(Incidentally, the marriage vow recited in Game of Thrones has a somewhat similar content:
……. Father. Smith. Warrior. Mother. Maiden. Crone. Stranger.)

Le Carre adapted the first part of the litany as his title. These were the code names of likely moles in the quaint British espionage service known as the Circus. Smiley, who has been given the thankless task of sniffing out the culprit, is himself suspect and is labelled Beggarman!

Read the painstakingly intricate methods adopted by Smiley and his tiny band of devout followers – the debonair Peter Guillam, the taciturn Fawn, Connie Sachs and others to unearth the ‘something that was rotten in the State of Denmark!’

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Book Review · Books · Kindle and E-books · Pink Floyd

Book Review – A Murder of Quality by John le Carre

A Murder of QualityA Murder of Quality by John le Carré

My rating: 4 of 5 stars

Set in the backdrop of a hoary, fusty and gloomy British private school, peopled with sniffling pimply pubescent students and eccentric, gone-to-seed academics, posing as teachers, along with their scheming spouses, le Carre narrates a gory murder mystery.
It is more an expression of personal angst against the bigotry and bullying in all schools – both private as well as the plebeian ‘grammar’ schools. Le Carre draws on his personal experiences both as a student of the latter type of schools, as well as an ‘outside’ teacher in snooty Eton.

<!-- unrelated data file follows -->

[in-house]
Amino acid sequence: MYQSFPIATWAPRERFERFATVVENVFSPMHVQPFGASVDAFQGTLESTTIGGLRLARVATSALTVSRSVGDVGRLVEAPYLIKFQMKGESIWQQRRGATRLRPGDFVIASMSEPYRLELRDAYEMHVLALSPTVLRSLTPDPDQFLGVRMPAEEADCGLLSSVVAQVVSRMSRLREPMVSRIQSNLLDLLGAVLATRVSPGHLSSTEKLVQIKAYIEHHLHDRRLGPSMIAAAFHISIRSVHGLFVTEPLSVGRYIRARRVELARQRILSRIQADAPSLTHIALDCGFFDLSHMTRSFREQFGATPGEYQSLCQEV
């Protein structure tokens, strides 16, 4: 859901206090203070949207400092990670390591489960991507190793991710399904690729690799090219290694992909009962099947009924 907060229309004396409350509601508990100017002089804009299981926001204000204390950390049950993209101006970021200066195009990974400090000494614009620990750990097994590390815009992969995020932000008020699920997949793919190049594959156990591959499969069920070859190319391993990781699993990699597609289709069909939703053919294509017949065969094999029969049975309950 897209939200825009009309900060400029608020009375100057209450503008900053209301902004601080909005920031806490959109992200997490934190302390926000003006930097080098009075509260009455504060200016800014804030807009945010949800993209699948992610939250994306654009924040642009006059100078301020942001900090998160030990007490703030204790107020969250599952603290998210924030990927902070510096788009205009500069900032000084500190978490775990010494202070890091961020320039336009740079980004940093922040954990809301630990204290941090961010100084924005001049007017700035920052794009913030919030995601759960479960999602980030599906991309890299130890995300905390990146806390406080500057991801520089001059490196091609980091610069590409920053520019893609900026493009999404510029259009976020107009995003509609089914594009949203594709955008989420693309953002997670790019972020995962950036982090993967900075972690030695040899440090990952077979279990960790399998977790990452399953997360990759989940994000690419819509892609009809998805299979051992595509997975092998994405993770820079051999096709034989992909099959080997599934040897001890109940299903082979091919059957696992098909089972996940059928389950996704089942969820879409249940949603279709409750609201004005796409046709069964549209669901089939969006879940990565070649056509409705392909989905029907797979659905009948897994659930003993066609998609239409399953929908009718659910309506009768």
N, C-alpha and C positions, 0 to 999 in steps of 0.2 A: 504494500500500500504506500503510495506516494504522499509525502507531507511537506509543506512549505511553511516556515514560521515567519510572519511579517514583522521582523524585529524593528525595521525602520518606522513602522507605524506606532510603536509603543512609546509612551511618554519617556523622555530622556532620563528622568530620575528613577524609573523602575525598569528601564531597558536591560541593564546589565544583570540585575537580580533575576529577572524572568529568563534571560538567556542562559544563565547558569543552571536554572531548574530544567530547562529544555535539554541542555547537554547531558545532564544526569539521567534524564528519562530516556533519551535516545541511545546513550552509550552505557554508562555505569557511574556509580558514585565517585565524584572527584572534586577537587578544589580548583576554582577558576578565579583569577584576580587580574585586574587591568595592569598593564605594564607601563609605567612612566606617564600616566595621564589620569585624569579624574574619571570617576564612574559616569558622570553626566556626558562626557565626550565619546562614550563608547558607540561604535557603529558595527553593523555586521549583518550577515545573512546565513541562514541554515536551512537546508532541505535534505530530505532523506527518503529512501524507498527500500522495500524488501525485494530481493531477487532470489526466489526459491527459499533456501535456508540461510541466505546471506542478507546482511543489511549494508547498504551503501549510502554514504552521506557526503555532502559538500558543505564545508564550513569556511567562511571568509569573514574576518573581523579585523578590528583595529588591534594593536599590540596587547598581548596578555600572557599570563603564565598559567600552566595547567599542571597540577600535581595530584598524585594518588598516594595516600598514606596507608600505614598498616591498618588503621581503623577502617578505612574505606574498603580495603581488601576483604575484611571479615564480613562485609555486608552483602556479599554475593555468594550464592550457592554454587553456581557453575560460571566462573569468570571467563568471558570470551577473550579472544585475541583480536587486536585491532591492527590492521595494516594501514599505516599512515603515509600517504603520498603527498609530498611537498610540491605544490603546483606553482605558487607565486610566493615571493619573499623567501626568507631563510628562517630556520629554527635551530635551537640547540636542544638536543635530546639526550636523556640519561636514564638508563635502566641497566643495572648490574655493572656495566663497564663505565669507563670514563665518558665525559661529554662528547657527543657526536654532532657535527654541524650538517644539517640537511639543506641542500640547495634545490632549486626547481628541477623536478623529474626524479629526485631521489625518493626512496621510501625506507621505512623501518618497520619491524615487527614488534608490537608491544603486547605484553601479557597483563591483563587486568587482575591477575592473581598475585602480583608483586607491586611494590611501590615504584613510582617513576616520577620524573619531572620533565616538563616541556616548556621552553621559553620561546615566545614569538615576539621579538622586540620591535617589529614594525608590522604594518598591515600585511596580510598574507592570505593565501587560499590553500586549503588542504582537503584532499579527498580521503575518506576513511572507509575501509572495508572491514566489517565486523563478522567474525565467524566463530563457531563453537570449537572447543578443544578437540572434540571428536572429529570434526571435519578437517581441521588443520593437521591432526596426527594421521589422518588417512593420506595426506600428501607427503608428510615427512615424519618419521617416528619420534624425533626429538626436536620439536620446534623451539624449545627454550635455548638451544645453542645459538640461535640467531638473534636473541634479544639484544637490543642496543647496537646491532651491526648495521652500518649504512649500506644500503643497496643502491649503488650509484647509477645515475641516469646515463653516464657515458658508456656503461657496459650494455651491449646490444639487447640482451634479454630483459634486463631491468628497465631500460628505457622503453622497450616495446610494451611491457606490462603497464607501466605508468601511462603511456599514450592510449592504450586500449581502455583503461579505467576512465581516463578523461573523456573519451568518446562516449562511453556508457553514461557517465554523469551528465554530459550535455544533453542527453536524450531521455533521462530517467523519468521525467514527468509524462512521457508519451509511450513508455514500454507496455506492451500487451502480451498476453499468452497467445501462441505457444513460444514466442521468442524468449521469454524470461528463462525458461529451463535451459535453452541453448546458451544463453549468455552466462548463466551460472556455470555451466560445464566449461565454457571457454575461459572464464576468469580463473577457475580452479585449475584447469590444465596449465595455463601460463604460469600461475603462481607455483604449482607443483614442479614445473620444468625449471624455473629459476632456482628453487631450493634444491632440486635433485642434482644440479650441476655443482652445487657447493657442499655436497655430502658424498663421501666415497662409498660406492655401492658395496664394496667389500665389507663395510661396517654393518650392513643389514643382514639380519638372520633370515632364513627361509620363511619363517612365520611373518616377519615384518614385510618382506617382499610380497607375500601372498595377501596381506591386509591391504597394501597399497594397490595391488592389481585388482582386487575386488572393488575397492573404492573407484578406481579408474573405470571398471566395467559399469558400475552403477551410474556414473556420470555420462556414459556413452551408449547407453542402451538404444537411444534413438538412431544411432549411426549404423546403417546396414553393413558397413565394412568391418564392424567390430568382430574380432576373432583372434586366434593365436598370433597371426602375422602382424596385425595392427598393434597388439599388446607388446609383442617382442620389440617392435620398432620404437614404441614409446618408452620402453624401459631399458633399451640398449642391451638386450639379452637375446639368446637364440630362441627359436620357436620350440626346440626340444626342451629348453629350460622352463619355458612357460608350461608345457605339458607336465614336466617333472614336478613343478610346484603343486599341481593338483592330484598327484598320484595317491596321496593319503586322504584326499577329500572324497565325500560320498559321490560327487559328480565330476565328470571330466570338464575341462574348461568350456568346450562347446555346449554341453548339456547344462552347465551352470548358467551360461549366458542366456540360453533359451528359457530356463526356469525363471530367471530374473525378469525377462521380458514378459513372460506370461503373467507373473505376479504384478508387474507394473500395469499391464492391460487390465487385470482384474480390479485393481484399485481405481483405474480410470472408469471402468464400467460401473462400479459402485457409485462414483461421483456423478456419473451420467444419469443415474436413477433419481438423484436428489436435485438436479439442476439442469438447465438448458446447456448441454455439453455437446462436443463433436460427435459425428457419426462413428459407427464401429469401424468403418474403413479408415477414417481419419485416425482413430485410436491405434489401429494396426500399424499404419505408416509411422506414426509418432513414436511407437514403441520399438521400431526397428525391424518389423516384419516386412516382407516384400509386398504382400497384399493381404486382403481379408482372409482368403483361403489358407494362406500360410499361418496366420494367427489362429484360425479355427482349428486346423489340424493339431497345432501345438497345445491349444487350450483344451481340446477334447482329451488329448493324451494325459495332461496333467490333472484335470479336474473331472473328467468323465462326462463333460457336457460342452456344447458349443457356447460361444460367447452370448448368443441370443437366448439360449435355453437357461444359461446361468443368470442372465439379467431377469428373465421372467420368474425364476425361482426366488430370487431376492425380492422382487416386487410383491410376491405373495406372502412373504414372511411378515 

That the meretricious class divide in olde England was as pervasive and humiliating as the caste divisions in India was a revelation to me – echoes of “Us and Them” by Pink Floyd.
Although exquisitely written (as one can expect from le Carre), this is a wishy-washy plot with too many loose ends (not expected of le Carre).

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Book Review – Call for the Dead by John le Carre

Call for the DeadCall for the Dead by John le Carré

My rating: 5 of 5 stars

This is the emergence of the strigine George Smiley into the literary world. Strigine, because of his owlish appearance and his being wise as an owl. He is the antithesis of the fictional spies like Bond. He is plump, nondescript, bespectacled and instead of getting his girl, loses his wife to a rakish and hirsute Cuban car racer. Le Carre has based him on an amalgamation of spy-master Lord Clanmorris and teacher/chaplain Vivian Green.
This is not a spy story, rather a murder mystery with spies littering the narrative.
I read this on my Kindle. However, I tried it on the Android version in the newly released Samsung Galaxy Note 8 – especially the S-pen and its translation tool. It was a disappointment, to say the least. The French phrase “partir c’est courir un peu” (used disparagingly when Ann leaves Smiley) is bizarrely translated as “nadir it is cozzrir zzrz little” rather than “getting away from something insignificant”. Conversely, “malgre lui” was correctly translated as “despite himself”.